Manila’s “flavor of the moment” and I’m surprised to find myself here so soon.
Eaters observe trends and follow avid foodies to the hot spots of the moment. It’s shameful, yes, to admit that one hasn’t tried Lusso’s foie gras burger for example? or been blissfully drowned in The Fireplace Grill’s chocolate soup? I haven’t – so shame on me?
The city’s “flavor of the moment” so to speak is month-old Johnny Rockets, the latest American establishment glorifying the halcyon days of the 1950s. Burgers and shakes so thick you have to slurp not sip, jukeboxes, and Diana Ross, you can’t ask for more. It’s rocking on a Saturday night and the waiting time is long but made bearable with baskets of cheese chips. There’s apparent unanimity when it comes to how Manila folk regard Johnny Rockets, the first in Asia. Comments are enthusiastically prefaced with: “We like the burgers and the shakes!” Followed by “… but it’s too expensive to go back more than once.” Comparisons with Chili’s are rife – who hasn’t fallen hard for their Peppercorn Burger after all?
The second our bums make contact with the seats at Johnny Rockets, a manager swoops down on us, hands Boo a pink balloon and kiddie activity sheet. “Hellooo!” He preens. Is this your first time here? The sodas are refillable and you can have all the french fries you want.” The words tumble out of his mouth. With a flourish, he turns around and struts away. The man is wired, no doubt.
I do my best not to judge restaurants and people, solely on first impressions; so unreliable are they (the impressions, not the people). To wit: the first arrival is the plate of cheese fries (P150) draped with four lazy, melting cheese slices. I’d laugh at the absurdity of it all but my mouth drops open involuntarily and stays open for a good five seconds. What, no fluorescent orange, processed cheese sauce? Or even Cheez Whiz? Pity the fries below bereft of their cheese coat!
But the burgers live up to reputation. The thickest patties I’ve seen yet in Manila, about an inch, they make the prospect of the double patty-burgers terrifying indeed. The restaurant acquiesces to Boo’s request to serve her Original burger (P285) sans the requisite garnishes. My Bin’s Bacon Cheddar Single (P395) oozes juice as does my Smokehouse Single (P395) with added cheddar (+P45); the latter has the expected and quite piquant barbeque flavor. Satisfying especially when chased with greedy fingerfuls of fries; I do love the fries here – starchy and crisp with a mushy inside, so obviously factory-made but so good too.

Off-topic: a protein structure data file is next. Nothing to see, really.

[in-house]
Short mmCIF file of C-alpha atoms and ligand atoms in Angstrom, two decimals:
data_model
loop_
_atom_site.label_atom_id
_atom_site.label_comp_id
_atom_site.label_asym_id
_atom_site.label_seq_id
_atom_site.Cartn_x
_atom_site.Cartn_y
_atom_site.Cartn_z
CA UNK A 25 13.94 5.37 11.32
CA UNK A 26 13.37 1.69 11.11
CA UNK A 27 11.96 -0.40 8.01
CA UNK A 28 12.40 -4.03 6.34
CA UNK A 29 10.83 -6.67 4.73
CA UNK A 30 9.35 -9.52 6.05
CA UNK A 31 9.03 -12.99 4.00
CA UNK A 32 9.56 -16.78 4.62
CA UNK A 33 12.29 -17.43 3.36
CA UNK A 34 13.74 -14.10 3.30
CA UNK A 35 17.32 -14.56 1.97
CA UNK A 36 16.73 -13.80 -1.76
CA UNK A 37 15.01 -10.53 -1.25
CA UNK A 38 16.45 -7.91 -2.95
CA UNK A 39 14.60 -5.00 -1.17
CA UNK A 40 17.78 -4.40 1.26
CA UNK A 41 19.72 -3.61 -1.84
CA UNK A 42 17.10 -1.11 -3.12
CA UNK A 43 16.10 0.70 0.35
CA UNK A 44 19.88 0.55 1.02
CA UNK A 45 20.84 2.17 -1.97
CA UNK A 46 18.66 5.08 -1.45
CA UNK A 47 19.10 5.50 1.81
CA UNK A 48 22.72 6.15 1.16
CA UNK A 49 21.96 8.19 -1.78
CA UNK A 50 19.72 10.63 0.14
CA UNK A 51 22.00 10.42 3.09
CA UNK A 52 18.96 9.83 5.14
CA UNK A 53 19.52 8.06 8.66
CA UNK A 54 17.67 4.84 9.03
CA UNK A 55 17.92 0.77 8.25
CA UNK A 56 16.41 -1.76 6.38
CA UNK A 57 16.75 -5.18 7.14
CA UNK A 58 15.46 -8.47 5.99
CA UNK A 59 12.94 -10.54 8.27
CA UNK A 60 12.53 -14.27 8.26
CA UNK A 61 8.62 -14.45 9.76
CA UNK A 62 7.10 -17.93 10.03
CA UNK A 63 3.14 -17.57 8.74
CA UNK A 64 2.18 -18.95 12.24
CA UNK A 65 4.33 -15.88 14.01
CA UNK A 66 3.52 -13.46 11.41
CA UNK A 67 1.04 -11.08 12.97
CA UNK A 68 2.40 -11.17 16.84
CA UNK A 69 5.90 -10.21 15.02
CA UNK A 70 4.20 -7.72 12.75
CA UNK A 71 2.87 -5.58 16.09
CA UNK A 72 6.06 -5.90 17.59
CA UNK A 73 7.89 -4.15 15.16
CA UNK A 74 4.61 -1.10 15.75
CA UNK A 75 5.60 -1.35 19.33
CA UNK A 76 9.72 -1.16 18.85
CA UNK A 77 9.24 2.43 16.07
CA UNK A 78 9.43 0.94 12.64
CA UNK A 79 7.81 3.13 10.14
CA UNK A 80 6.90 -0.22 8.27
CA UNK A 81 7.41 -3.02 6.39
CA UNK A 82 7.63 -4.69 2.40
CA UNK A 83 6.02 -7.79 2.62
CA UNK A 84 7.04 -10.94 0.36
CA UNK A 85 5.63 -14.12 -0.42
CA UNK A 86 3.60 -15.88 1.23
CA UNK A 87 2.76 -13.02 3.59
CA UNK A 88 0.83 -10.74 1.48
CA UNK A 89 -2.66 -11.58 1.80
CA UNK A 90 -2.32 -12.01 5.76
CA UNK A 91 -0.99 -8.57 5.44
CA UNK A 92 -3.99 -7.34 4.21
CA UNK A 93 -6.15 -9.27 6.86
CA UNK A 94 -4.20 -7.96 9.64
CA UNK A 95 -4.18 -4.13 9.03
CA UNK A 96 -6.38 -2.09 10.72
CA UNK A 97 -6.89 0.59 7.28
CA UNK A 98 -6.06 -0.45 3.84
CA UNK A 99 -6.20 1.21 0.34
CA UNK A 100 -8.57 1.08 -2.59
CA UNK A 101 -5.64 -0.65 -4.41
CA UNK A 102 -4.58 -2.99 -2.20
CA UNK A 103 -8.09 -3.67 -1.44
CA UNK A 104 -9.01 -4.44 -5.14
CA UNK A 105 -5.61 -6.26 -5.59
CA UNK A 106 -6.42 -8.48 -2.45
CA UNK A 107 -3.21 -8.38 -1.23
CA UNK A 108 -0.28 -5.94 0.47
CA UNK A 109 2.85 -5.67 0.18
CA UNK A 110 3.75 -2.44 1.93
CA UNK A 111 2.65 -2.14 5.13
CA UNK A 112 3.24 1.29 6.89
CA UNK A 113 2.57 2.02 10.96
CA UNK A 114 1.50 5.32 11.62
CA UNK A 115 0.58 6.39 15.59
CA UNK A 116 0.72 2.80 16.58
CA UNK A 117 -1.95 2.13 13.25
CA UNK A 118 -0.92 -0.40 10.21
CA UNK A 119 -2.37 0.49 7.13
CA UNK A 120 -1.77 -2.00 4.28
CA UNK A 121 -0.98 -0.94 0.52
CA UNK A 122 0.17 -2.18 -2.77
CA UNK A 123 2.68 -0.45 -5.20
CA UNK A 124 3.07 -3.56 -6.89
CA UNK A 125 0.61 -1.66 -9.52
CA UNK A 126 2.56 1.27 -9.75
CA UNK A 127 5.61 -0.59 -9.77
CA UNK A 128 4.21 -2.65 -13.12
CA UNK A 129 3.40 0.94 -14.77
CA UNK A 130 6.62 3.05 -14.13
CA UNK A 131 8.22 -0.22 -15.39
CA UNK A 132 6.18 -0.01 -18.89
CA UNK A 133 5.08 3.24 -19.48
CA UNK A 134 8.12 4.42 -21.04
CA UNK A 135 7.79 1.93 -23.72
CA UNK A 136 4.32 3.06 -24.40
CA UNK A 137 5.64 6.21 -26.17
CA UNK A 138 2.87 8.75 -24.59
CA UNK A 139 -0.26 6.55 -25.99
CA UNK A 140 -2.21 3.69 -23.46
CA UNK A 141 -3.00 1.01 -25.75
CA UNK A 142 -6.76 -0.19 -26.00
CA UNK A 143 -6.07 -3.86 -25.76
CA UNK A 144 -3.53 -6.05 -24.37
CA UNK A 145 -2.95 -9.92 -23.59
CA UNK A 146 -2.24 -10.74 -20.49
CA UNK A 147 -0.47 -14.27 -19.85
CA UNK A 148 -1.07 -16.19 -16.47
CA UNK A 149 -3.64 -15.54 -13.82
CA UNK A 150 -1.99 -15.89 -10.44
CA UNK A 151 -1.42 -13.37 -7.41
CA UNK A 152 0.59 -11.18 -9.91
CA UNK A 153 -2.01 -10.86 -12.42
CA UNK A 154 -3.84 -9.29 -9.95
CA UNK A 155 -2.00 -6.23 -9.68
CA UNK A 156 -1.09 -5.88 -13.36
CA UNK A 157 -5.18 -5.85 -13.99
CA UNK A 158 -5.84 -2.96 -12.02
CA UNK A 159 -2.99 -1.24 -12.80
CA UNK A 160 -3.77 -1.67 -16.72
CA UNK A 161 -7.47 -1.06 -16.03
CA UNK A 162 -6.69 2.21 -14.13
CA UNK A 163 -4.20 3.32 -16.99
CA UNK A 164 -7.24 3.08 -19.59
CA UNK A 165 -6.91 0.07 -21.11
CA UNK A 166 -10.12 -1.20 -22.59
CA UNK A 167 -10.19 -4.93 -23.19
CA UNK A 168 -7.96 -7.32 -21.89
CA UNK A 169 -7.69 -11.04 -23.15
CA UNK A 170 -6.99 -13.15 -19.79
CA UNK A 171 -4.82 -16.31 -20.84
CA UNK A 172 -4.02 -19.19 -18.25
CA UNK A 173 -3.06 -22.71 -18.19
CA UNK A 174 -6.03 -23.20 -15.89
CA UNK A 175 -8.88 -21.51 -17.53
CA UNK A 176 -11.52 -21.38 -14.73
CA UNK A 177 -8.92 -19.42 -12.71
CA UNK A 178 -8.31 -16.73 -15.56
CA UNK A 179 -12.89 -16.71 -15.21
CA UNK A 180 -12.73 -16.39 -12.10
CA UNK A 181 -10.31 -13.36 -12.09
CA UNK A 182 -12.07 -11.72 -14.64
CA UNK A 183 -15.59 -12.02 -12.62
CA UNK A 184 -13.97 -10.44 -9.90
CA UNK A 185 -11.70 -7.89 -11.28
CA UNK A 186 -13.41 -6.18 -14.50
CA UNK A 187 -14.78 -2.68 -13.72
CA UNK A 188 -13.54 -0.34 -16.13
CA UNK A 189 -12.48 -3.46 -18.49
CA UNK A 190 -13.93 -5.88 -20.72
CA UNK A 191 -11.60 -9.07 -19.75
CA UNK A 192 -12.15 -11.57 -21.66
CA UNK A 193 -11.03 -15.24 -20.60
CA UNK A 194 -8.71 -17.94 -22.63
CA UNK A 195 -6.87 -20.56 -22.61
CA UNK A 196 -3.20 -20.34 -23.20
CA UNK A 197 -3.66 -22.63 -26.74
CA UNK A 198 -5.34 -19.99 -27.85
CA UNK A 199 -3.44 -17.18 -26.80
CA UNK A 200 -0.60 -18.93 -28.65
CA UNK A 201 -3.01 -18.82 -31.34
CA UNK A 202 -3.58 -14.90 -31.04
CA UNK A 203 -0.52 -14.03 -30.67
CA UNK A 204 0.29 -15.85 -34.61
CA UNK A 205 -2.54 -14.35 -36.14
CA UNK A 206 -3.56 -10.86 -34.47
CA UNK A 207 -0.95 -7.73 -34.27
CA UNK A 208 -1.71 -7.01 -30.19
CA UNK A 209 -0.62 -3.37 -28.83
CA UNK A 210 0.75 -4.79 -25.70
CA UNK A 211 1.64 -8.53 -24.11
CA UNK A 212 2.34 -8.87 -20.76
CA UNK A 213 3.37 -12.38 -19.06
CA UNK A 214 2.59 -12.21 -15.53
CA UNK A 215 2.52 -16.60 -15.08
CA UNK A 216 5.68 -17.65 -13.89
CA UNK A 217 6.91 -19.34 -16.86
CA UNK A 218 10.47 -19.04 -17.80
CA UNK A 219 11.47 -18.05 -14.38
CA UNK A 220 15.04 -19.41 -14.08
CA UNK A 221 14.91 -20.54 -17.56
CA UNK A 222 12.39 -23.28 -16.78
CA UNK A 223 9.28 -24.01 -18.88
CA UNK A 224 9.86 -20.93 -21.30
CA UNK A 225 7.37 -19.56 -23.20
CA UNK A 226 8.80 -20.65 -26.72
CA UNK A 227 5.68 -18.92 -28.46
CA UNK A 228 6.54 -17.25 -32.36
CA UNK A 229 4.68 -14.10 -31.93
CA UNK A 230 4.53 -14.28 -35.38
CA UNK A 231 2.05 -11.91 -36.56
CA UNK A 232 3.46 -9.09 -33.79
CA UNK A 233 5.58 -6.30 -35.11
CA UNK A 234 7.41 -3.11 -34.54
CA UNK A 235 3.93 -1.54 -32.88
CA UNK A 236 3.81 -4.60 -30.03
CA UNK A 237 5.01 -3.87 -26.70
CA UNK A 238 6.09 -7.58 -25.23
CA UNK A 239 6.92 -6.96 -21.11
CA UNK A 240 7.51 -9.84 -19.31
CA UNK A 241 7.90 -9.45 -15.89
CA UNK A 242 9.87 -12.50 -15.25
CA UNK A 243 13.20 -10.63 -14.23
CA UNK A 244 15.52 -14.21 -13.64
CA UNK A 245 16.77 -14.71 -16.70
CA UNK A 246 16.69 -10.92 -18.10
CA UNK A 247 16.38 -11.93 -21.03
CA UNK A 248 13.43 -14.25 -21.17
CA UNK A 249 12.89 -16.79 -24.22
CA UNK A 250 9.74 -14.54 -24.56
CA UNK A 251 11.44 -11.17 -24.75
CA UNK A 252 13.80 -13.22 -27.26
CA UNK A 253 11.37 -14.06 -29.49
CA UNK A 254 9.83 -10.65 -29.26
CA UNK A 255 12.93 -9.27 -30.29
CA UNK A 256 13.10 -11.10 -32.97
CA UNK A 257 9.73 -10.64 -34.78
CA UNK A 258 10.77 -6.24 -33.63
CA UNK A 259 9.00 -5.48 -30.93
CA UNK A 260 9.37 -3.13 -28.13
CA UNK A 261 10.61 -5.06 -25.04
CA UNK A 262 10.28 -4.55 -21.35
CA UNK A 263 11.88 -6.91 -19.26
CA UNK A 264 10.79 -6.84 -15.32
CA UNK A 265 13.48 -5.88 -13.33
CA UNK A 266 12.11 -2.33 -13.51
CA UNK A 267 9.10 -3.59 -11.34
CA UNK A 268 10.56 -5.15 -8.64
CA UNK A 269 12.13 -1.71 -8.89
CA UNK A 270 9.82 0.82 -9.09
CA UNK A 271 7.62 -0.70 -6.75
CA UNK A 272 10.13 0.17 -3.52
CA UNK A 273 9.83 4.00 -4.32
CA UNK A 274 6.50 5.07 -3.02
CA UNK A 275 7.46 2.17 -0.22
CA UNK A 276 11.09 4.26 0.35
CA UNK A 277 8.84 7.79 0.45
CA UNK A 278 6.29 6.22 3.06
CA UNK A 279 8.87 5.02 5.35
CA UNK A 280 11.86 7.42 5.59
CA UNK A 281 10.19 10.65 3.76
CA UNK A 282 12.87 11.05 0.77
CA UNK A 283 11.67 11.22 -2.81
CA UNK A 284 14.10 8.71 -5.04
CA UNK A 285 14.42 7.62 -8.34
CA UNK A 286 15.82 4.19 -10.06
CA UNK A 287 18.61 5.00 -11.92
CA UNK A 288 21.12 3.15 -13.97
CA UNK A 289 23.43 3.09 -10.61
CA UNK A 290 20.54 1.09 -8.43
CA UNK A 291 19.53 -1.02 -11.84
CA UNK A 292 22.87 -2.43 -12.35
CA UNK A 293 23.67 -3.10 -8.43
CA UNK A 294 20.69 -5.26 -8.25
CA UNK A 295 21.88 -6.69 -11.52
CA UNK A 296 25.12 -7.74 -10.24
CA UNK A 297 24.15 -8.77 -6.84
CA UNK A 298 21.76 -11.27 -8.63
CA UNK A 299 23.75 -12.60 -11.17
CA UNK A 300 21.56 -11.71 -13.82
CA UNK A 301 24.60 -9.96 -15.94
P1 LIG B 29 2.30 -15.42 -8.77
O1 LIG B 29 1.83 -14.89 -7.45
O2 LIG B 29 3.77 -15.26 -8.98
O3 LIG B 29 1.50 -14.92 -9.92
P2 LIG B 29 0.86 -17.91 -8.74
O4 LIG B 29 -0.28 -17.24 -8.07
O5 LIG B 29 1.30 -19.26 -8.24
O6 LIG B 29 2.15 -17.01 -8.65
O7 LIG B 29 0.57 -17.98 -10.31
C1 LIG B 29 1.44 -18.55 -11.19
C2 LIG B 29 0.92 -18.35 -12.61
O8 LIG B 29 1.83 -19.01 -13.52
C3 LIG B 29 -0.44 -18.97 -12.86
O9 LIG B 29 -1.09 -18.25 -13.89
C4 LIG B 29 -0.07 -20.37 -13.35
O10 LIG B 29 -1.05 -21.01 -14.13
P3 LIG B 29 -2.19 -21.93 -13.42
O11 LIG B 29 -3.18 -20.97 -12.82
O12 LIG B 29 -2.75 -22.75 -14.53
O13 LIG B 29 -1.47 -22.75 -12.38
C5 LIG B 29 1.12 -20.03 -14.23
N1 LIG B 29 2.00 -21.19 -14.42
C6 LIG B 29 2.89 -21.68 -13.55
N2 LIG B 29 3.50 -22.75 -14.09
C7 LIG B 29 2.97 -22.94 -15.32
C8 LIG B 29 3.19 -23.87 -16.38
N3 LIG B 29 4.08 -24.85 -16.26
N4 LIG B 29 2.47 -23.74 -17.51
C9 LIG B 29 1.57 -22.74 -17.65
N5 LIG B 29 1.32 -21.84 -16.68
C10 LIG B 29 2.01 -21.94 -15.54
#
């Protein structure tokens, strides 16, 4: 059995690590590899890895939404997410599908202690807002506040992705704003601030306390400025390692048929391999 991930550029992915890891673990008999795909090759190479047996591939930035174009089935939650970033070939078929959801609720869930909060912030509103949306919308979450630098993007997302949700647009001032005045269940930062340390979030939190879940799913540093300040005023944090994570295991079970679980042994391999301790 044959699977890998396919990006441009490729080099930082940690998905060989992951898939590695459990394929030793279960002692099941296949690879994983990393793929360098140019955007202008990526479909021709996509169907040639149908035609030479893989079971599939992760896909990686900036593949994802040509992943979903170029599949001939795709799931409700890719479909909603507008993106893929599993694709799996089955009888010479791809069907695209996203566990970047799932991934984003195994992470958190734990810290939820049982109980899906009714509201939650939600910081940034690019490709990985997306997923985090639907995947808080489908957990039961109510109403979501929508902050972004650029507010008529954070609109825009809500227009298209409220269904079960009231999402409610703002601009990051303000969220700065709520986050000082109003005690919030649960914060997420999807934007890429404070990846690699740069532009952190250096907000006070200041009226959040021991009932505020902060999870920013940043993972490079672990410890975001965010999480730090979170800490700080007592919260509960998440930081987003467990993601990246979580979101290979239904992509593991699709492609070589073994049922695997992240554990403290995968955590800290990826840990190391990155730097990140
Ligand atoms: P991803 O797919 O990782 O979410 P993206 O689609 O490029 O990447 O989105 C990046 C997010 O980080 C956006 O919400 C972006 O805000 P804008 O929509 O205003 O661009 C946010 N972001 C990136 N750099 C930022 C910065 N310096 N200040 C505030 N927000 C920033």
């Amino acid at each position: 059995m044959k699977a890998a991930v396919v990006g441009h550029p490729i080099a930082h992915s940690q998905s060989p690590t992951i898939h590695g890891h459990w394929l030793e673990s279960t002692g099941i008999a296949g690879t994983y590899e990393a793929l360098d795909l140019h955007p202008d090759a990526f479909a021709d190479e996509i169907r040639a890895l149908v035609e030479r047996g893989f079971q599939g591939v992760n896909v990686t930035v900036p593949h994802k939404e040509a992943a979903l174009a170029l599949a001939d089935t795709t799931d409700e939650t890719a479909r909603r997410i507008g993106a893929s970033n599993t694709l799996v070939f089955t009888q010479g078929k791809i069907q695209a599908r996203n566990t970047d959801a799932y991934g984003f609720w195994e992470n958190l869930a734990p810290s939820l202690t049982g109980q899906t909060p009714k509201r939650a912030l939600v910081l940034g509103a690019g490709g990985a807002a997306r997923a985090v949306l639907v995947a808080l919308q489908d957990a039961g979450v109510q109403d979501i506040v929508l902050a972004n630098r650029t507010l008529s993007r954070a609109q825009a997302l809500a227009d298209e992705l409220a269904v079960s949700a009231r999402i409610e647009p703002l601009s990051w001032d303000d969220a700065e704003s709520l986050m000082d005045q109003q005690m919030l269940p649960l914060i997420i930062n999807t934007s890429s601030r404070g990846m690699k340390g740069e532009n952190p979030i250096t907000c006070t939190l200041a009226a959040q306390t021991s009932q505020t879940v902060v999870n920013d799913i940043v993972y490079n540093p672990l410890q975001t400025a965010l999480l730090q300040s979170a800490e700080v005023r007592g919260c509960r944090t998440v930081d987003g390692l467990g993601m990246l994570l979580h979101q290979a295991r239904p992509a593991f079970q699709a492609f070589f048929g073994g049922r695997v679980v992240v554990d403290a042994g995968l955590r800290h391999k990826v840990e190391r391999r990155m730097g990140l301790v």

Because we’re going for the full-on Johnny Rockets experience, we all order a specialty drink. The rootbeer float (P165), tall and foamy, has that sarsaparilla tang from a quality rootbeer. My daughter and I share a fondness for milkshakes, so strawberry (P215) for her while I get the chocolate peanut butter (P265) with malt powder (P+40). Served with the excess shake in stainless tumblers of yore, it’s a cute touch, though some feel it’s pretentious: “The excess can fit in the glass!” goes the complaint. Image is everything, perhaps. As good as I expect a milkshake to be, the shake demands to be slurped not sipped. Almost painfully thick and requiring tremendous intakes of breath, the shake doesn’t melt or soften even after several minutes. Regular straws battle valiantly with the glop-like liquid, and while wider pearl drink straws may be more efficient, it’s incongruous with the diner feel. Well, after this shake, I don’t feel a need for dessert, that’s for sure.
Johnny Rockets is a great addition to the landscape of the large American food chains, if places like that are your sort of thing. Obviously, one goes there for the “show”, i.e. plentiful food, the effort to squirt the ketchup into smiley faces (?!), servers so cheery it’s unnatural, and the opportunity to be immersed in a bubblegum reality for just a little while. My only worry is whether this establishment will be able to sustain its viability. Will it still be around once the avid foodies trumpet the crowds to the next “it” place? Will the burgers still be as thick a year from now? Will the servers still be grooving to Diana Ross’ “Last Dance”? And at these prices, wouldn’t it be fair to say that one deserves more than cheese singles on their cheese fries?
Ground Floor Veranda, Eastwood Mall
Eastwood City, Libis